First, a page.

By Claire Williamson
If you’re planning to stay in Japan for any extended period of time, it’s a good idea to get a Japanese phone number. Of course, with the plethora of free messaging apps available, you might feel like it isn't worth the hassle, but in order to rent an apartment, ship a package, open a bank account and complete other logistical tasks, having a Japanese number is a necessity.
There are three big phone companies in Japan – Softbank, Docomo and Au (KDDI) – that you can choose from, plus several discount carriers including Yahoo's Ymobile and UQ. As a rule of thumb, Softbank and Docomo are the most English-friendly.
Depending on if you want to stick with your current phone or purchase a new one in Japan, you should look closely into the various plans to see what’s best for you. Softbank offers prepaid phone options, or you could purchase a prepaid data-only SIM card or another SIM card through an independent provider if you happen to have an unlocked phone.
But for those of you planning set up a standard phone plan and contract, this article will break down what to expect when you go to do the deed, while also suggesting an inexpensive alternative if you really only need the bare basics.
WHAT TO BRING
When you head to the phone store to set up your contract, remember to bring all of the following:
• Some form of official ID. This could be a Japanese driver’s license or My Number card, but most likely you’ll want to bring both your passport and residence card (make sure you’ve registered it at your local ward office)
• A credit card
• A hanko (personal seal) if you have one. If not, your signature should suffice
• Something to keep you busy while you wait
WHAT TO EXPECT
If you don’t speak much Japanese or would prefer to conduct the transaction in English, you can check online to see if any of the company’s branch offices have English-speaking staff. (Check Softbank here and Docomo here.) Either way, set aside at least two or three hours and prepare to do a lot of waiting.
Once an employee is available to consult with you, they’ll walk you through your various options for phones and/or contracts and make copies of your ID.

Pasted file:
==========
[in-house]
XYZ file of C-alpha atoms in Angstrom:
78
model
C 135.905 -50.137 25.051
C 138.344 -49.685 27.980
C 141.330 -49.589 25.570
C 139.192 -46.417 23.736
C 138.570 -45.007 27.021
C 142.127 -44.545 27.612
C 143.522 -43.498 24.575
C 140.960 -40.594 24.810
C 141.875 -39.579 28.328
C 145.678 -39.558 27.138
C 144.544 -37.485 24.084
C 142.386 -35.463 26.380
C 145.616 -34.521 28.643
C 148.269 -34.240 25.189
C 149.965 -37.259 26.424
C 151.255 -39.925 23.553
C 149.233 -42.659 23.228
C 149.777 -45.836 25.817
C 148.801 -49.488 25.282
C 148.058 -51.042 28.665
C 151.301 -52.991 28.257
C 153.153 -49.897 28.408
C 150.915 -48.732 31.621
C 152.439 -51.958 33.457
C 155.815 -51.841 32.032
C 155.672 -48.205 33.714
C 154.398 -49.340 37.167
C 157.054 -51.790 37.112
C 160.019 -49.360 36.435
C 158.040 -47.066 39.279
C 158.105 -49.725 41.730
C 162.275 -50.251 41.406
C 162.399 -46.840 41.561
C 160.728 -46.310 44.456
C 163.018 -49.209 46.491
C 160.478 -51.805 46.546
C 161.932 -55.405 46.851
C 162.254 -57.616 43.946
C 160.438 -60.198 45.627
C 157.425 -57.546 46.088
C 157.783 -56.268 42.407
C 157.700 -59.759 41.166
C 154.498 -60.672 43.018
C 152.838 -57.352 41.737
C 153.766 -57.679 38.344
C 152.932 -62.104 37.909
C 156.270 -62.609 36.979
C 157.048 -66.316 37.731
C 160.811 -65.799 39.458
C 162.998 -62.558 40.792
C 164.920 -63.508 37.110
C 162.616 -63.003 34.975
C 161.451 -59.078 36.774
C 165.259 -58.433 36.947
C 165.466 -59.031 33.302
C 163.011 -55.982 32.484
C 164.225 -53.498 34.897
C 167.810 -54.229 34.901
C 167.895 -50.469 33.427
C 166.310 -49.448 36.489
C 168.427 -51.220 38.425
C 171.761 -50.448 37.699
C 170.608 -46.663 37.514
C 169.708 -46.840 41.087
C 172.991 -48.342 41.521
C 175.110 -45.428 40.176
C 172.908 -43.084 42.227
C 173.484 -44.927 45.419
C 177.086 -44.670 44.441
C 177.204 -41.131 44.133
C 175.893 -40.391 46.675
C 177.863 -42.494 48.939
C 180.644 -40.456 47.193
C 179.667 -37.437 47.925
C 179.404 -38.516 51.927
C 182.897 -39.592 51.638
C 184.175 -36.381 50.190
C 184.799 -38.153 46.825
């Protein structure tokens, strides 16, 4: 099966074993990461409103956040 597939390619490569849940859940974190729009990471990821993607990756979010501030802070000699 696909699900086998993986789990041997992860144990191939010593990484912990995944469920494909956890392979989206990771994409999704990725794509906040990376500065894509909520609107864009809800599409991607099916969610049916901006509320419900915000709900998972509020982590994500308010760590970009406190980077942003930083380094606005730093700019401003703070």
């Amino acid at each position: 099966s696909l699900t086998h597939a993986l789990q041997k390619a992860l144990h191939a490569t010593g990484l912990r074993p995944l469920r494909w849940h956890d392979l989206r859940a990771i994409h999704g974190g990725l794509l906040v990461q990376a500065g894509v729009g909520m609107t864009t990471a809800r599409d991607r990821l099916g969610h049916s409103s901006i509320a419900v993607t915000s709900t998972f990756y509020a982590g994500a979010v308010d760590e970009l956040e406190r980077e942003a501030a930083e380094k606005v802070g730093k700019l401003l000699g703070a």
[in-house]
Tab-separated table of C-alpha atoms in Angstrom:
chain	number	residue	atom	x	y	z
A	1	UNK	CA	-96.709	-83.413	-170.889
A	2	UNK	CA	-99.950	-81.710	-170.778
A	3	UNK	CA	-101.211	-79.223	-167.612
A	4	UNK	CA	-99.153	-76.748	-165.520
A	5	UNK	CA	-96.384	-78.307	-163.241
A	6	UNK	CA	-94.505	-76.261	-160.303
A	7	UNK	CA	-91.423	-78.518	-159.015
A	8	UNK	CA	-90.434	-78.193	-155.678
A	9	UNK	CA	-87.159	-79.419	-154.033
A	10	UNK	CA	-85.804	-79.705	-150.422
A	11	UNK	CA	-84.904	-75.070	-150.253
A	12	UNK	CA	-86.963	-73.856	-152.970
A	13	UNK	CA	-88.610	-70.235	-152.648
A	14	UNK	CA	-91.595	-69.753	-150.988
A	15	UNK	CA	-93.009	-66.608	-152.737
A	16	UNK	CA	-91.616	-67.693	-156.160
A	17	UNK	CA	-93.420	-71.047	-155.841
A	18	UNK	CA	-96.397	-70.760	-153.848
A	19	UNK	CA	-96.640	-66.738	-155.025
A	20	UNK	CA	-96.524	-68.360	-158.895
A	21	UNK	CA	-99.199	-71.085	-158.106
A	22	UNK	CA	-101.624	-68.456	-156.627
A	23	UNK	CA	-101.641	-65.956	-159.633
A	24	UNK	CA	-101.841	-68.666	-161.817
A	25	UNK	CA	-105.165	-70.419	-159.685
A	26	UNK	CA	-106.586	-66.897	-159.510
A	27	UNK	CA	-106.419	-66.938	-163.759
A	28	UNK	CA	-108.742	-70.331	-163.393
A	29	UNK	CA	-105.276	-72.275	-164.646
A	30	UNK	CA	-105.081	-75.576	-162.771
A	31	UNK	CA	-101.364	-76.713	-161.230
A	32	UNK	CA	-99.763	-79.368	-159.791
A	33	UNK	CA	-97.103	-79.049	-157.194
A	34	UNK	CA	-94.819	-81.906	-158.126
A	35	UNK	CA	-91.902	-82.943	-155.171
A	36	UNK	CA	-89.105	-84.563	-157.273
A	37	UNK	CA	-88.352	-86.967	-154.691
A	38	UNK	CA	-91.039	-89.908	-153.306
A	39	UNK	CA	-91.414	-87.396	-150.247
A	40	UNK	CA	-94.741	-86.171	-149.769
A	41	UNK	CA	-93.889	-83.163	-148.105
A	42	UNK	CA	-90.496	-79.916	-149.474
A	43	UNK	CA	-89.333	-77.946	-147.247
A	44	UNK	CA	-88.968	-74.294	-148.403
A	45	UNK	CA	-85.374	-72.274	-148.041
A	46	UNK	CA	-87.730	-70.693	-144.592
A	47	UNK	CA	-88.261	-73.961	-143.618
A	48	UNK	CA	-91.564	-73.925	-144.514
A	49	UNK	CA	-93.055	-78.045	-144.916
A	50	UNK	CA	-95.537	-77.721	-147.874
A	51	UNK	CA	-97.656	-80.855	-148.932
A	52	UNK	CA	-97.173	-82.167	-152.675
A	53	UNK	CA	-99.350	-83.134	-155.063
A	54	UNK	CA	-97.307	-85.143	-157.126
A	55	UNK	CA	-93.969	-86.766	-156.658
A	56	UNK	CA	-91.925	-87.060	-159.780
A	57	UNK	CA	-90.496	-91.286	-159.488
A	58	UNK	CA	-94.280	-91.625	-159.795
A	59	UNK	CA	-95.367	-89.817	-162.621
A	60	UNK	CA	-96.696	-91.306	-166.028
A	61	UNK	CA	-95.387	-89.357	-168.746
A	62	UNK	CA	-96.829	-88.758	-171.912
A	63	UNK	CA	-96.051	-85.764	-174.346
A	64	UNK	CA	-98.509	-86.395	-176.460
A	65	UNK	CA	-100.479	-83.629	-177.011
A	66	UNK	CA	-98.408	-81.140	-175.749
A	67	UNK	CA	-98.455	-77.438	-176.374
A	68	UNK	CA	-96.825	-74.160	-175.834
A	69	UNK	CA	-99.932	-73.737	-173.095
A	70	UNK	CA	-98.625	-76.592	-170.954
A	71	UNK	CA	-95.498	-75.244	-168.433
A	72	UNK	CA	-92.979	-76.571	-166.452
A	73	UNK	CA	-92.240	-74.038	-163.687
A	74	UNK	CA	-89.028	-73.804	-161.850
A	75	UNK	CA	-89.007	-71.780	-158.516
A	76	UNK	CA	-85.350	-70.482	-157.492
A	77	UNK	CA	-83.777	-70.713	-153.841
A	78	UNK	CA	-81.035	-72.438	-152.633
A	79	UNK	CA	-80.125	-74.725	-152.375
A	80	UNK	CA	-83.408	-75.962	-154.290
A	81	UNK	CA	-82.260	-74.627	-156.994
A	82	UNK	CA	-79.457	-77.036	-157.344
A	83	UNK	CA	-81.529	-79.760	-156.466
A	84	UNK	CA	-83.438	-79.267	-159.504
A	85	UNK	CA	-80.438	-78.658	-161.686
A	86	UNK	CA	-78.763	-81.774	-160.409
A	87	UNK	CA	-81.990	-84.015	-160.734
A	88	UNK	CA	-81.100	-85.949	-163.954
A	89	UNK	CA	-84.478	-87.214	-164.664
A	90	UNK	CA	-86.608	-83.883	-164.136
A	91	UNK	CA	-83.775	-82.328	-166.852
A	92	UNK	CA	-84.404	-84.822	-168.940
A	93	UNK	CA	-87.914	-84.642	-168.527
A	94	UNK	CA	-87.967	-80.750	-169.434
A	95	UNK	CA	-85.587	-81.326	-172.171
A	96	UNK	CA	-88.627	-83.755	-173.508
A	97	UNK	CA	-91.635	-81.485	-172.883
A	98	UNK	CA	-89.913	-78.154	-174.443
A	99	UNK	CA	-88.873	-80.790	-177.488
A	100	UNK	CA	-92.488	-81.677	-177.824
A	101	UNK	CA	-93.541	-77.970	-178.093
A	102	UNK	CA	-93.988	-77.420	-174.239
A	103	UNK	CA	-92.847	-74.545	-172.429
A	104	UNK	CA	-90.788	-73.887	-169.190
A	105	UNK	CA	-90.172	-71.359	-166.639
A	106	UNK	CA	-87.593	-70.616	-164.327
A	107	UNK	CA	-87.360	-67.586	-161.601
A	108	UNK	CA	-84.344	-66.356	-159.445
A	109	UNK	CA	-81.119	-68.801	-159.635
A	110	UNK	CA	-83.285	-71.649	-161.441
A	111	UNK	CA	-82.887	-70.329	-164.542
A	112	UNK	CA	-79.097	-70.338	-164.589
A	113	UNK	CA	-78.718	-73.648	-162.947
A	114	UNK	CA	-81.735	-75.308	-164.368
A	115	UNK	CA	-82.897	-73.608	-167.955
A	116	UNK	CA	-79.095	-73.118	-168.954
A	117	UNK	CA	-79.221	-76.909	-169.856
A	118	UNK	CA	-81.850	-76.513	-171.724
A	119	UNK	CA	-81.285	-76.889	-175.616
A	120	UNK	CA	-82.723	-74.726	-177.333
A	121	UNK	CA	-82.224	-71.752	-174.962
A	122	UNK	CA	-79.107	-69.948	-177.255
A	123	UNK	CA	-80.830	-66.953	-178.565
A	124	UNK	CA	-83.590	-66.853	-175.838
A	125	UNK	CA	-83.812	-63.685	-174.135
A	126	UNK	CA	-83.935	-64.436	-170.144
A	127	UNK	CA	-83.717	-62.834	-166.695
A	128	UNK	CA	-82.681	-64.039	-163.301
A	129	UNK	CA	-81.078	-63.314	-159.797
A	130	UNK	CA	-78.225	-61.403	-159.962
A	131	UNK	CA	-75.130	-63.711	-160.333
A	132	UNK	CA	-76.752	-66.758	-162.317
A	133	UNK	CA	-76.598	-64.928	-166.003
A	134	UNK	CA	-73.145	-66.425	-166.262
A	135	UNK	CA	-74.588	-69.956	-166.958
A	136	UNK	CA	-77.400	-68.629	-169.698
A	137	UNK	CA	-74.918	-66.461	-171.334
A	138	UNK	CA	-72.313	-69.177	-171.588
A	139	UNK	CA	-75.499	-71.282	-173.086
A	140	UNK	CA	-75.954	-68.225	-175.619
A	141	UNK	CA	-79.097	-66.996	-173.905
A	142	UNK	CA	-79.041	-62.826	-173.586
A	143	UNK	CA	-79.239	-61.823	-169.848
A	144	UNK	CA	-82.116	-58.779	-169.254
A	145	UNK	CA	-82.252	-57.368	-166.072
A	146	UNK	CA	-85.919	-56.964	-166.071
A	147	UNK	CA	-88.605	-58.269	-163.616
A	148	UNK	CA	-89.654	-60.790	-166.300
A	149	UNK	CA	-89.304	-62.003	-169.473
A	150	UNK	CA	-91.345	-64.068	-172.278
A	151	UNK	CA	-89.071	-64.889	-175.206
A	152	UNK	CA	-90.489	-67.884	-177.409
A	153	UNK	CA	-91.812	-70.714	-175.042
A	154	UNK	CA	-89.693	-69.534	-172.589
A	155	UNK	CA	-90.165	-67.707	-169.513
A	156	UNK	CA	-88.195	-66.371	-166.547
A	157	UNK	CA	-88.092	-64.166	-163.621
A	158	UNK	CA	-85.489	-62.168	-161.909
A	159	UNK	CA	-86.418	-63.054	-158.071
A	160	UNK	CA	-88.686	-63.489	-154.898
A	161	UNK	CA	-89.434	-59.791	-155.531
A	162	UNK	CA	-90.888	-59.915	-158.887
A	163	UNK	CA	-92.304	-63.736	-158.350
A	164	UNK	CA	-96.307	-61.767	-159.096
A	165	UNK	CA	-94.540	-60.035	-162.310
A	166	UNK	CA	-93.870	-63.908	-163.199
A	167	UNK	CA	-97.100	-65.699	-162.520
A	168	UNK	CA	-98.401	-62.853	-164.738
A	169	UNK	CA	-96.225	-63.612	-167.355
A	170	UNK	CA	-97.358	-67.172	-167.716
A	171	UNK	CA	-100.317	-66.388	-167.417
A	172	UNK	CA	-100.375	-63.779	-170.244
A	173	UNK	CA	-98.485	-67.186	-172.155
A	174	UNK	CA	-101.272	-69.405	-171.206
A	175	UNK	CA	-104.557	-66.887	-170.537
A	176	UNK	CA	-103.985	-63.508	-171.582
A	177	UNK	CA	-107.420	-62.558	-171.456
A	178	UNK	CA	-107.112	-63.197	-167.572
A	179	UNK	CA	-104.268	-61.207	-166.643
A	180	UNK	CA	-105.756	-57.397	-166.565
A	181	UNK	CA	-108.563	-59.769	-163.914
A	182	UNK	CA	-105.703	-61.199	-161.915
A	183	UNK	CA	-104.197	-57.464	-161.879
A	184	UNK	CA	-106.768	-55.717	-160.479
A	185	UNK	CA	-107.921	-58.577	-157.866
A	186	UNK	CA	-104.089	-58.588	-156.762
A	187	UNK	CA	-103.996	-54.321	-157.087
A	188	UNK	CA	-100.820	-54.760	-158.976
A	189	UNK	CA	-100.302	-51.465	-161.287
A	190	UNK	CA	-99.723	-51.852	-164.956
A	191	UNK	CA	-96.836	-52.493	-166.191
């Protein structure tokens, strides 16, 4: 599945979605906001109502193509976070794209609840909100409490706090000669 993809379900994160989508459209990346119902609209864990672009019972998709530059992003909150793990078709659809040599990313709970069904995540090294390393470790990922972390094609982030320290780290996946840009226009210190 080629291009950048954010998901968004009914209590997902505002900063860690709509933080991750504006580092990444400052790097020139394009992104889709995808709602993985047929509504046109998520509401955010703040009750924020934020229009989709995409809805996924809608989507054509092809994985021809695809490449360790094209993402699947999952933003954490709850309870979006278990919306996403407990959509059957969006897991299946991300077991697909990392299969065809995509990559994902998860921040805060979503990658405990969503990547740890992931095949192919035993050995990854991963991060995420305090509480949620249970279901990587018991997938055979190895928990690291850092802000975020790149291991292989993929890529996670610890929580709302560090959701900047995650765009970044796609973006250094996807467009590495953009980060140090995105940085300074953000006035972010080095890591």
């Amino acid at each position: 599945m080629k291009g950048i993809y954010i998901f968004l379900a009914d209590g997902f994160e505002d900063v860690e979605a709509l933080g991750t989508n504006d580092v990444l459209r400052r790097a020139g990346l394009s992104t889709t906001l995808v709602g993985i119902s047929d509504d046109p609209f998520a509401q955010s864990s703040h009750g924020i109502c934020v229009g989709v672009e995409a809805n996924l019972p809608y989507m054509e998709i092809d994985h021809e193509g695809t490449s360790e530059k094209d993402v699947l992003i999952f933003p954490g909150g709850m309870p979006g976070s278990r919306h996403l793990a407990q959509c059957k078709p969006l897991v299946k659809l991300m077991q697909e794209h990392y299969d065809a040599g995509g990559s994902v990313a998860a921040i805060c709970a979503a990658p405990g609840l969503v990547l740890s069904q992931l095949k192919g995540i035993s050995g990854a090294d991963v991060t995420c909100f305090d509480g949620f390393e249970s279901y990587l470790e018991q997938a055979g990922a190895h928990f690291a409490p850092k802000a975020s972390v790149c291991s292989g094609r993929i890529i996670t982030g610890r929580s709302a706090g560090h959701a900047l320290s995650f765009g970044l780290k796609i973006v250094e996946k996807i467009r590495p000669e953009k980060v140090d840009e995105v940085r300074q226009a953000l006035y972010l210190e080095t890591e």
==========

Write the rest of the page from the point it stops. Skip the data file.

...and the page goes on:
Once you decide on a plan, they’ll ask for a credit card. Generally the first month’s payment (which will likely include a one-time startup fee) has to happen via card.
Don’t have a credit card attached to a Japanese bank account? Don’t worry – after the first month’s payment you can go back to the store and submit a fairly simple request to change the method of payment from credit card to bank remittance (ginko furikomi, 銀行振込).
The staff will then submit your phone and contract application to the company. This is when you have to wait again – usually 45 minutes to an hour – to see if your application has been approved or not.
If your application comes back rejected, the staff most likely won’t even be able to tell you why – you’ll just have to tweak your phone or contract plan and try again.
And if your plan was accepted? Congratulations! You now have a Japanese phone number.
HOW TO SAVE MONEY
The least expensive way to get a Japanese phone number is to either use your own phone with a 'discount' (kakuyasu, 格安) SIM card, or purchase a used phone to go with a discount calling plan.
Old-school flip-phone from Docomo
If you're buying, used is the key here. Even a galakei (flip-phone, ガラ携) purchased new from a major provider like Softbank would cost about ¥30,000.
If you know you won’t be making many calls, a used galakei and corresponding charger will only set you back around ¥3,500. It’ll add a bit more time to your appointment, but after discussing options you can have a clerk write down the model numbers of secondhand phones the company will accept.
Then just run to the nearest used electronics store, purchase a hand-me-down phone, and head back to the phone shop to finish processing your payment.
A basic talk-only plan is a mere ¥1,000-1,500 per month, so for those of you on a budget this is the recommended way to get a Japanese phone number.
Even if you don’t need to use your Japanese phone all that much, ¥1,500 per month is a small price to pay for the convenience of having one when the need arises.